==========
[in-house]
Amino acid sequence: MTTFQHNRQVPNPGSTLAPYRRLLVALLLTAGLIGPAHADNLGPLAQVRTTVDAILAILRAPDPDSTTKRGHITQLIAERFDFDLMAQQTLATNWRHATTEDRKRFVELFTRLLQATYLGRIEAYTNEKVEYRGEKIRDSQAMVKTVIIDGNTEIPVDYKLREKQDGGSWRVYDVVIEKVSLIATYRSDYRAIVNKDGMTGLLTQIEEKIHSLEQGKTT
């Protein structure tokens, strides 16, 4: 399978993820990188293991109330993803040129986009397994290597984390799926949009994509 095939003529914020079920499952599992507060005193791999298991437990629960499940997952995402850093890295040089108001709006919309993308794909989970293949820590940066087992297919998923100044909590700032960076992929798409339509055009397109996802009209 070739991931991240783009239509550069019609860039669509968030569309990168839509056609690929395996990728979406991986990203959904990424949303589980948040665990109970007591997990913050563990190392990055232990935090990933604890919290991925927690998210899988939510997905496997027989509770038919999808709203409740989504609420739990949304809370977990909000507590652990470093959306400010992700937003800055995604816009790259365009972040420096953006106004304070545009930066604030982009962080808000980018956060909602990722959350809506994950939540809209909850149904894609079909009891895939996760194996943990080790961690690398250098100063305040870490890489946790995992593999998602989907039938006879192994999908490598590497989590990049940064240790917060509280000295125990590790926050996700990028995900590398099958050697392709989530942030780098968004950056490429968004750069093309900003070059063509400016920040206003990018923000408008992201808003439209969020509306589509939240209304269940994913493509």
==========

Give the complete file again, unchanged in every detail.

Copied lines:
[in-house]
Amino acid sequence: MTTFQHNRQVPNPGSTLAPYRRLLVALLLTAGLIGPAHADNLGPLAQVRTTVDAILAILRAPDPDSTTKRGHITQLIAERFDFDLMAQQTLATNWRHATTEDRKRFVELFTRLLQATYLGRIEAYTNEKVEYRGEKIRDSQAMVKTVIIDGNTEIPVDYKLREKQDGGSWRVYDVVIEKVSLIATYRSDYRAIVNKDGMTGLLTQIEEKIHSLEQGKTT
């Protein structure tokens, strides 16, 4: 399978993820990188293991109330993803040129986009397994290597984390799926949009994509 095939003529914020079920499952599992507060005193791999298991437990629960499940997952995402850093890295040089108001709006919309993308794909989970293949820590940066087992297919998923100044909590700032960076992929798409339509055009397109996802009209 070739991931991240783009239509550069019609860039669509968030569309990168839509056609690929395996990728979406991986990203959904990424949303589980948040665990109970007591997990913050563990190392990055232990935090990933604890919290991925927690998210899988939510997905496997027989509770038919999808709203409740989504609420739990949304809370977990909000507590652990470093959306400010992700937003800055995604816009790259365009972040420096953006106004304070545009930066604030982009962080808000980018956060909602990722959350809506994950939540809209909850149904894609079909009891895939996760194996943990080790961690690398250098100063305040870490890489946790995992593999998602989907039938006879192994999908490598590497989590990049940064240790917060509280000295125990590790926050996700990028995900590398099958050697392709989530942030780098968004950056490429968004750069093309900003070059063509400016920040206003990018923000408008992201808003439209969020509306589509939240209304269940994913493509």